The Red Cross of Charity

The members of the Order of St. Camillus Servants of the Sick, in addition to the vows of poverty, chastity and obedience profess a fourth vow: “To serve the sick, even with danger to one’s own life.” This vow is no shallow or meaningless promise. The Order’s numbers were often decimated by epidemics or by caring for the injured on battlefields.

St. Camillus’ life is an example to all mothers to never give up hope on their children. Camillus was a rowdy, reckless boy given to gambling. After a stint in the military and a leg injury requiring numerous hospitalizations, Camillus took up work in a Capuchin monastery where he experienced a profound conversion. During a stay at St. James Hospital in Rome, he gathered some like-minded men around him to tend the sick.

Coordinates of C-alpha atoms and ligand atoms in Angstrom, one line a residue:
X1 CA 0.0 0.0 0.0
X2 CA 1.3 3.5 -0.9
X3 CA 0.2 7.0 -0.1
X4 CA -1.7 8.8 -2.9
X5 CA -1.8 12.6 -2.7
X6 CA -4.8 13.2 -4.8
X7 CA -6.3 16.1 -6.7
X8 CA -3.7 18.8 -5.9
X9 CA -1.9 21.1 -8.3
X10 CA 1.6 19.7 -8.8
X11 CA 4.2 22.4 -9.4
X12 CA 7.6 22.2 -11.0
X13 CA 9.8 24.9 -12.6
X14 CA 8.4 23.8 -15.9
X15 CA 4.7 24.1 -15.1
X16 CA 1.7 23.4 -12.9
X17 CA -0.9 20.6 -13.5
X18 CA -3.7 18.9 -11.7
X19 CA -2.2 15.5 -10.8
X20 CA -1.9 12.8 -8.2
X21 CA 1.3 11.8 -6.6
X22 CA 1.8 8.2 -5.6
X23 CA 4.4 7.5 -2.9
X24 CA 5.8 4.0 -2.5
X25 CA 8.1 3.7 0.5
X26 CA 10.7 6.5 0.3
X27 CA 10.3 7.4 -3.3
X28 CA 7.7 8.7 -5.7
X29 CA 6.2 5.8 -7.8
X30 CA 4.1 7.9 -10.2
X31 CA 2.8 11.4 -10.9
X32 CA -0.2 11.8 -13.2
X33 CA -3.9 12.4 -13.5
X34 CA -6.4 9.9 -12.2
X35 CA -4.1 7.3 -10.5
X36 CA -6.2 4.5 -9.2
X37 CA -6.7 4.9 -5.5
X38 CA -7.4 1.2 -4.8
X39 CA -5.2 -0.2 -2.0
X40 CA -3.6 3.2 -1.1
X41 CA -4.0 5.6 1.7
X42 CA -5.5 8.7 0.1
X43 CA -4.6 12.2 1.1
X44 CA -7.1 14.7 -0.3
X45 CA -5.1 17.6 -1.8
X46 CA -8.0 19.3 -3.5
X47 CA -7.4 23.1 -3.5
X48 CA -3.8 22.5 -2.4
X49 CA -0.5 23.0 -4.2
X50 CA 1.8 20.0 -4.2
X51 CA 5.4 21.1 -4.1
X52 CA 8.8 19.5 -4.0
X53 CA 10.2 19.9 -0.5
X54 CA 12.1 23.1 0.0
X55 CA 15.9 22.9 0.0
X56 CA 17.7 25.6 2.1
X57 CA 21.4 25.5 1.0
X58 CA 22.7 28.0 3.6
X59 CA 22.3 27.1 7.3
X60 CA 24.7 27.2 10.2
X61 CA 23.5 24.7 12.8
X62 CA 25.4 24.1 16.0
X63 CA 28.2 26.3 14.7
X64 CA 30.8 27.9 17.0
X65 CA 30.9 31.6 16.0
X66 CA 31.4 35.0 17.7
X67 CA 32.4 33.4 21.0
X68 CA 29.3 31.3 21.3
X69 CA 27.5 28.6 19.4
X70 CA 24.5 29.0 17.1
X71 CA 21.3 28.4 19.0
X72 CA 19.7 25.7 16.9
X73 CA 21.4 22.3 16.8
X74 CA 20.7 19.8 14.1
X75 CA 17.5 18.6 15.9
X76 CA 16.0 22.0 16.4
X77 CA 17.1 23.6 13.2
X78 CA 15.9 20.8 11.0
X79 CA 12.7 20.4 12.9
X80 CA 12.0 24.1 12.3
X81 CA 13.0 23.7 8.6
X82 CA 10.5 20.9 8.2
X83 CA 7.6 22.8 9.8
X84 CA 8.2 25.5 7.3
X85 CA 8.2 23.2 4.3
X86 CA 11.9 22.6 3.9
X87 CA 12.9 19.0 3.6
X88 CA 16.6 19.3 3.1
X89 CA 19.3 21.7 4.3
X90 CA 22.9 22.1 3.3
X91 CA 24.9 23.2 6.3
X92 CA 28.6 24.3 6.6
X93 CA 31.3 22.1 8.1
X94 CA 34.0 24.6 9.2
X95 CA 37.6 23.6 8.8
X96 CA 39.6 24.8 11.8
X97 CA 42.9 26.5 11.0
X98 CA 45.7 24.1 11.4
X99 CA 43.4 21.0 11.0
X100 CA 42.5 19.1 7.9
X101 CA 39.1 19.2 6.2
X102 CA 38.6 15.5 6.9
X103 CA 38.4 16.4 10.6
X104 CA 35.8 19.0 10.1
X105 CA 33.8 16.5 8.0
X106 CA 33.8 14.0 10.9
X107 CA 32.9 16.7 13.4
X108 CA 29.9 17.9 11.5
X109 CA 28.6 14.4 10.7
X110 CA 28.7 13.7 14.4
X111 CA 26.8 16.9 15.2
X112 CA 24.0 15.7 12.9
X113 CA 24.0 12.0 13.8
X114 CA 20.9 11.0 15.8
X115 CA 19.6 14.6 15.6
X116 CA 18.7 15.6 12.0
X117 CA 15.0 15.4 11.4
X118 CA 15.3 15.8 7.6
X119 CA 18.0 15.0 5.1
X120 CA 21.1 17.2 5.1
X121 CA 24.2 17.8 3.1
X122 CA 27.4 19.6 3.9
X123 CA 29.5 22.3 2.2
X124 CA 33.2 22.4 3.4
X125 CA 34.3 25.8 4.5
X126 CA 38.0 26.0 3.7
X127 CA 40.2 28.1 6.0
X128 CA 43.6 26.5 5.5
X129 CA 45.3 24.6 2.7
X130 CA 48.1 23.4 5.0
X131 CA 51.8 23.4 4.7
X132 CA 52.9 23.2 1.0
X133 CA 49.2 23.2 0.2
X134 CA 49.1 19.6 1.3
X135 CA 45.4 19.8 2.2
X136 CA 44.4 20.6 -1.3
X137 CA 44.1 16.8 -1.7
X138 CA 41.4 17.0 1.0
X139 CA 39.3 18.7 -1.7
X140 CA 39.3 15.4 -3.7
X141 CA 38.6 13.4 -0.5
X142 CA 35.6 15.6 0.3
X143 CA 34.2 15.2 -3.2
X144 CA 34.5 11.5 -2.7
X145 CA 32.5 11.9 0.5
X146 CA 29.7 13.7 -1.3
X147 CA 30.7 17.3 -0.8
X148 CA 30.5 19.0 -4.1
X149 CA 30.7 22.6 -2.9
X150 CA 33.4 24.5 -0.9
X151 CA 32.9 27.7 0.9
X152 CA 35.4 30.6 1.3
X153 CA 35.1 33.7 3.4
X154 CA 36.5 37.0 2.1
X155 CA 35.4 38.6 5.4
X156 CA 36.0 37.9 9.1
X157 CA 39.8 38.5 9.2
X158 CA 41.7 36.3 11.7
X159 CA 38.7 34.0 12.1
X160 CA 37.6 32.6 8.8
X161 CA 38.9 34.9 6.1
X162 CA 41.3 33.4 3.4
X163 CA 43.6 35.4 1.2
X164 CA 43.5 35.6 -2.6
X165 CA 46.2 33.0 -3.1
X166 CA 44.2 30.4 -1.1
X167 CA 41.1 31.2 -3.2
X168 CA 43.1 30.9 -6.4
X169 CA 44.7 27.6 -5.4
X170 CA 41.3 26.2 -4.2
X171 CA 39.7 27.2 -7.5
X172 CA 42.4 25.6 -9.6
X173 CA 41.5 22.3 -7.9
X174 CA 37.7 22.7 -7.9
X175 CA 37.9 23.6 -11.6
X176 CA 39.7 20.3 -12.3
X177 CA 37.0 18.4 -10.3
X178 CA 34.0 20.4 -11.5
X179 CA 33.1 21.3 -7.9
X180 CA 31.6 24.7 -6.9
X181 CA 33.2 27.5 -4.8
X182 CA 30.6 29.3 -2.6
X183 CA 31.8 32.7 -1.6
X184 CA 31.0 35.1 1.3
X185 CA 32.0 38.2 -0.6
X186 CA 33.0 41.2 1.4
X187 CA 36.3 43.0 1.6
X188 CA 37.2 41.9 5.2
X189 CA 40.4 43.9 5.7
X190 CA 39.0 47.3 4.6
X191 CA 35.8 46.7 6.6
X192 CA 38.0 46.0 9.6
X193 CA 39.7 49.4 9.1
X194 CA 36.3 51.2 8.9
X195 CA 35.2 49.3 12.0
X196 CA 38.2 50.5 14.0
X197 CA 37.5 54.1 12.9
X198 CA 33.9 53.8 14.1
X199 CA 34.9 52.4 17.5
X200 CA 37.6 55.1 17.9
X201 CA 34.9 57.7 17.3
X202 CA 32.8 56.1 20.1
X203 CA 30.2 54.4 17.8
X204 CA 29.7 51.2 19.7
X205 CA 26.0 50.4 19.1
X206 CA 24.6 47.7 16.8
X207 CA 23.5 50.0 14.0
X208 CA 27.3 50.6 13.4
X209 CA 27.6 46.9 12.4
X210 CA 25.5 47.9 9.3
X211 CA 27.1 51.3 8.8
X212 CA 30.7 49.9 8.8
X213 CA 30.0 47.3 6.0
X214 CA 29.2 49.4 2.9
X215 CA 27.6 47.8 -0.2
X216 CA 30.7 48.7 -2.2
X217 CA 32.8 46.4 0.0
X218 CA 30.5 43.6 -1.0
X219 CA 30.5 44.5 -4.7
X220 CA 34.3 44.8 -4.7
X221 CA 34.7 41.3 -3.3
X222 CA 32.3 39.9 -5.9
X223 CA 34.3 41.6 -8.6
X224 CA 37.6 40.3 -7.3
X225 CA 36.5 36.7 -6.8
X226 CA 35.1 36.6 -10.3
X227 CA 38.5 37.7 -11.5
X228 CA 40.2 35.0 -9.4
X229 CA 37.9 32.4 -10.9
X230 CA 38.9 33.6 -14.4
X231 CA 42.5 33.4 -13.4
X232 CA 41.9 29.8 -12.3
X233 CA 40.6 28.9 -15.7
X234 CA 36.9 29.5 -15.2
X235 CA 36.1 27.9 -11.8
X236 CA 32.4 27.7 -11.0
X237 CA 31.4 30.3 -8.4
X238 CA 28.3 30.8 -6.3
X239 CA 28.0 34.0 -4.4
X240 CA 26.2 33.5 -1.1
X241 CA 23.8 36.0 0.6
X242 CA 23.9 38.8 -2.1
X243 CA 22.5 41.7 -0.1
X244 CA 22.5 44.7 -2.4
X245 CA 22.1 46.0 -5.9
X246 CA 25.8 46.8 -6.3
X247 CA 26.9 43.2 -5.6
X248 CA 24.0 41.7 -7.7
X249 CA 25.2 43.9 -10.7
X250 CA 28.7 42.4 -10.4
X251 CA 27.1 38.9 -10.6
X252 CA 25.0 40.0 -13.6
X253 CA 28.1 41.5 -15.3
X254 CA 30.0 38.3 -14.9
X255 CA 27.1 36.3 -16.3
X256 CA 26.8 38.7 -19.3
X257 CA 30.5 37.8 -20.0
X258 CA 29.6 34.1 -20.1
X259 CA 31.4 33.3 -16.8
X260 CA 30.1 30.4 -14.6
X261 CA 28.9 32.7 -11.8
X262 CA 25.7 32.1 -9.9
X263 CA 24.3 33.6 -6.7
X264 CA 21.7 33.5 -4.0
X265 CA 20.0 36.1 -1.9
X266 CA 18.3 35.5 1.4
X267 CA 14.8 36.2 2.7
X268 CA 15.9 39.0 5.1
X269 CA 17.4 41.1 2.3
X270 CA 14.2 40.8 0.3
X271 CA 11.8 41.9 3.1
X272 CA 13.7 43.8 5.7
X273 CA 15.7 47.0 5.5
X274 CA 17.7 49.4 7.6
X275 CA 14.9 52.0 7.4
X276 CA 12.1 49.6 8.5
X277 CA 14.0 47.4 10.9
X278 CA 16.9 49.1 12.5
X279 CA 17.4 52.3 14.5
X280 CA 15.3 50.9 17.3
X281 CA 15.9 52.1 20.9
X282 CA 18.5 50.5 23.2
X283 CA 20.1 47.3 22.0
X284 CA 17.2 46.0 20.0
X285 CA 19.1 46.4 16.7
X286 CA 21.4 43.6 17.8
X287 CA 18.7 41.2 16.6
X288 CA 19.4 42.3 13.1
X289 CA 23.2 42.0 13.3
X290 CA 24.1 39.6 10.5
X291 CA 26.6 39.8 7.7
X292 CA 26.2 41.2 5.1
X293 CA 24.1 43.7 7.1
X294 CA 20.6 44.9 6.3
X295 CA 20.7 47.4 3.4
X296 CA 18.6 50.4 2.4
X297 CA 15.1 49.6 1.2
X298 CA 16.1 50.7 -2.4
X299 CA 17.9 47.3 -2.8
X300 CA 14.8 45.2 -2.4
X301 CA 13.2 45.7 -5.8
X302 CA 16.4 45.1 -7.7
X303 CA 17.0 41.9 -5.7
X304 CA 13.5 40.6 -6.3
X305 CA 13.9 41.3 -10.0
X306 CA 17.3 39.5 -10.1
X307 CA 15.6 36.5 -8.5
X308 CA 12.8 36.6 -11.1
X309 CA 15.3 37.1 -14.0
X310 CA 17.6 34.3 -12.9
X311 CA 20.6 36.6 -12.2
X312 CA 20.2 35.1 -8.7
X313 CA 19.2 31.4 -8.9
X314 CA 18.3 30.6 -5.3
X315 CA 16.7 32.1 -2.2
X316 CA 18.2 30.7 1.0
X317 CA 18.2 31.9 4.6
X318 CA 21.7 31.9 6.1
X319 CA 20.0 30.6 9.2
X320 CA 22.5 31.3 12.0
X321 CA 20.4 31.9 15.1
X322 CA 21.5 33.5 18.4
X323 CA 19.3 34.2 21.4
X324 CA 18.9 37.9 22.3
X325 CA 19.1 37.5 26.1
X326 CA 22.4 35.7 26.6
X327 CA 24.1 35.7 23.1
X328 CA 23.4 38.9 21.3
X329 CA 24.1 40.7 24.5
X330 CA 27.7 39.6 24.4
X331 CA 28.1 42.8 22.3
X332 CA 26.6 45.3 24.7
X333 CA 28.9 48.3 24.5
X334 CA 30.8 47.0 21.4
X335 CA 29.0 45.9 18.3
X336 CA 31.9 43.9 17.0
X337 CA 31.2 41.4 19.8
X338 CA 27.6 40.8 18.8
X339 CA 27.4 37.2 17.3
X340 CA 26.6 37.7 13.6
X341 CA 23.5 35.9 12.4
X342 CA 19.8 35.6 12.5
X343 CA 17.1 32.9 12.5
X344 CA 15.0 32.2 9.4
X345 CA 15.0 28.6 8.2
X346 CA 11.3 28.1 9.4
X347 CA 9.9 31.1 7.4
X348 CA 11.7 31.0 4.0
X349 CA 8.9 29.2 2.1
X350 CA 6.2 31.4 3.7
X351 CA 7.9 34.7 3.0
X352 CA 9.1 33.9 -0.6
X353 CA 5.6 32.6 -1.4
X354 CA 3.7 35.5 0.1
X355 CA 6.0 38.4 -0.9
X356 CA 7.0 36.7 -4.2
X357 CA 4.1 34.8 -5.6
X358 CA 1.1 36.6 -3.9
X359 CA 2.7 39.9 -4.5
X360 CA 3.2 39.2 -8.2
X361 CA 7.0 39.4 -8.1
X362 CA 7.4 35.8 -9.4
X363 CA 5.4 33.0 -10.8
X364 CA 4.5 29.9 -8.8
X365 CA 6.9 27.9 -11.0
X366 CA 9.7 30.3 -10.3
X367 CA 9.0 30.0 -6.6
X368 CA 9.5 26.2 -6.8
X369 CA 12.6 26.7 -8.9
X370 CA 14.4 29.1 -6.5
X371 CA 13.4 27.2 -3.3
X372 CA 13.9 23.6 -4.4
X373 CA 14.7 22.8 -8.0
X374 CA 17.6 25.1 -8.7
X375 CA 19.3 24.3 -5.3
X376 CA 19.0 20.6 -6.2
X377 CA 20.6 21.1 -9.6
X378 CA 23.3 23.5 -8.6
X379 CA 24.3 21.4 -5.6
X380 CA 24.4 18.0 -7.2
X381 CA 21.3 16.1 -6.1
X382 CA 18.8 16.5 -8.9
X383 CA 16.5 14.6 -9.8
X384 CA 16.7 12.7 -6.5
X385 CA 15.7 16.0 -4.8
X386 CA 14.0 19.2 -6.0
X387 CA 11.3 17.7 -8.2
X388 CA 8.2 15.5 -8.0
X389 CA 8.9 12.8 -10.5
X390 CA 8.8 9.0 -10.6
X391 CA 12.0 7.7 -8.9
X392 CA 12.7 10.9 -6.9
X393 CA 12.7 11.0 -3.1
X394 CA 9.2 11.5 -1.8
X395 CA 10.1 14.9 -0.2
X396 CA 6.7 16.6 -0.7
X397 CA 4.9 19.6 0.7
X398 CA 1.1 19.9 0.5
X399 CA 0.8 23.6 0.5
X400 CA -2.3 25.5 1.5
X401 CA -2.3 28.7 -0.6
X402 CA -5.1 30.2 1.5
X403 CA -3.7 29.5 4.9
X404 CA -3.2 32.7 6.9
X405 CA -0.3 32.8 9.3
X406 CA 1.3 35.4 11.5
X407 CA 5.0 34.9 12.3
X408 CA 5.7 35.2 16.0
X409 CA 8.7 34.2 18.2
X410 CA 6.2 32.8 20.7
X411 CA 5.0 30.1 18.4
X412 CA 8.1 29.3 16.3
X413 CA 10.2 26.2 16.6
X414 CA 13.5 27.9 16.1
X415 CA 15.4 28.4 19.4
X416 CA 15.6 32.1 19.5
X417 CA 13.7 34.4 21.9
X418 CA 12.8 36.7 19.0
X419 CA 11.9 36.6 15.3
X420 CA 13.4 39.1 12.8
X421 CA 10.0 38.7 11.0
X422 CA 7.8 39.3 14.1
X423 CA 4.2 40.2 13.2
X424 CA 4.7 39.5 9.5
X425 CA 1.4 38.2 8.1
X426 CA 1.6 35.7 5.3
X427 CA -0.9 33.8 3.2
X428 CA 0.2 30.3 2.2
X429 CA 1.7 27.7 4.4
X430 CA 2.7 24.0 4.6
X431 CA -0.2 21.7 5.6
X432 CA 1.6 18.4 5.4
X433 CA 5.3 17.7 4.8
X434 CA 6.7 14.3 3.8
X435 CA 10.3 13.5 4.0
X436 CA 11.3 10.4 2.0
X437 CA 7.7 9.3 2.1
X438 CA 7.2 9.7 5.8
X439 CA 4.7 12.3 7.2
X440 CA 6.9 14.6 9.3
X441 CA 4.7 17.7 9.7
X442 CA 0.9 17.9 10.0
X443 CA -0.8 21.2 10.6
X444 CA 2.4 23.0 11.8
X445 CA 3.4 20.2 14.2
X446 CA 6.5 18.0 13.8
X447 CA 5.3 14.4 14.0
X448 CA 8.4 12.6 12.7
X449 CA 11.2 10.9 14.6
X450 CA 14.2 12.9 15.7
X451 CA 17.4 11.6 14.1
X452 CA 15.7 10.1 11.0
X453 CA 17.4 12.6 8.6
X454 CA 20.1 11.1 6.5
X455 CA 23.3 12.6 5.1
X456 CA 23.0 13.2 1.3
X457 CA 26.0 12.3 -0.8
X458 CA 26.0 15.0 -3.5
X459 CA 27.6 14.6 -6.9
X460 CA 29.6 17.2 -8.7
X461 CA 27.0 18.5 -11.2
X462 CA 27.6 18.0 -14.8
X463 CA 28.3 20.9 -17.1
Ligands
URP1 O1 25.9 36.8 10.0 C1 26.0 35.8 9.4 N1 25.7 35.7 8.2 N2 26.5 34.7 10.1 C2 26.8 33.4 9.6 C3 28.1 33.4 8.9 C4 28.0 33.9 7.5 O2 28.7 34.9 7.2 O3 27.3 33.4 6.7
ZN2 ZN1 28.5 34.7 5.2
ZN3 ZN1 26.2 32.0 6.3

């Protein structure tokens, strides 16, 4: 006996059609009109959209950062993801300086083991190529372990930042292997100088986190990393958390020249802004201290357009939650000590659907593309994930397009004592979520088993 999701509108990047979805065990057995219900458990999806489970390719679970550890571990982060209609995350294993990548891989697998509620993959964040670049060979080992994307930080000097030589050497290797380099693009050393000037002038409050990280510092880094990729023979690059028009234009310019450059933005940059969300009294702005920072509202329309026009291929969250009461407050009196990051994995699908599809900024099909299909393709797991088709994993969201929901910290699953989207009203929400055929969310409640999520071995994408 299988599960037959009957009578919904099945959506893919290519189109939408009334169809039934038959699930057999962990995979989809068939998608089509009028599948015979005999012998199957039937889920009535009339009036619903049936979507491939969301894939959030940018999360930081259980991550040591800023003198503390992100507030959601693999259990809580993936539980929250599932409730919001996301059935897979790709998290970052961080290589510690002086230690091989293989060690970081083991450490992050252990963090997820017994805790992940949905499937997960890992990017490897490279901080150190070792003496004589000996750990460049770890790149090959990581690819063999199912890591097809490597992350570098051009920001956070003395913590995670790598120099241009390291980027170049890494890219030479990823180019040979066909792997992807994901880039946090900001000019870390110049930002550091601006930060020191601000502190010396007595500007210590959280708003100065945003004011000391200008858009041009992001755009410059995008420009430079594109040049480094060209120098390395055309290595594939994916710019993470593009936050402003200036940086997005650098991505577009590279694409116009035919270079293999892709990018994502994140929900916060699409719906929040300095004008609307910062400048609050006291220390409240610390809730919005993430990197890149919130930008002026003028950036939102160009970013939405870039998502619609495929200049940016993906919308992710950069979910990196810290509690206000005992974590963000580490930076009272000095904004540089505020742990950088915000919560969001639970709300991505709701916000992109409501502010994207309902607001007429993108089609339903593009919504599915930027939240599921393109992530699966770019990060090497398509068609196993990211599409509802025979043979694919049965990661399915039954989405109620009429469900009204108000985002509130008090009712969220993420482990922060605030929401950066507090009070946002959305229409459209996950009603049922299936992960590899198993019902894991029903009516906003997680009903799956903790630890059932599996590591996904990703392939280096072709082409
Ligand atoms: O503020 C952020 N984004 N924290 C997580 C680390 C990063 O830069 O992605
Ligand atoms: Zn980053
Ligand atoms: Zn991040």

Pope John Paul II, speaking to the Camillian family  on 450th anniversary of the birth of St Camillus de Lellis (May 25, 1550) said, that St. Camillus offered “insights and advice most of which would be adopted by the science of nursing in our day. He maintained that it was important to consider all the dimensions of the sick person with attention and respect, from the physical to the emotional, from the social to the spiritual. In a well-known passage of his Rule he invites us to ask the Lord for the grace ‘of motherly affection for our neighbor,’ so that ‘body and soul can be served with true love. Indeed, with God’s grace we want to serve the sick with the affection that a loving mother is wont to show her sick only child.'”

The Camillians wear a red cross over their cassocks, predating the Red Cross by hundreds of years!


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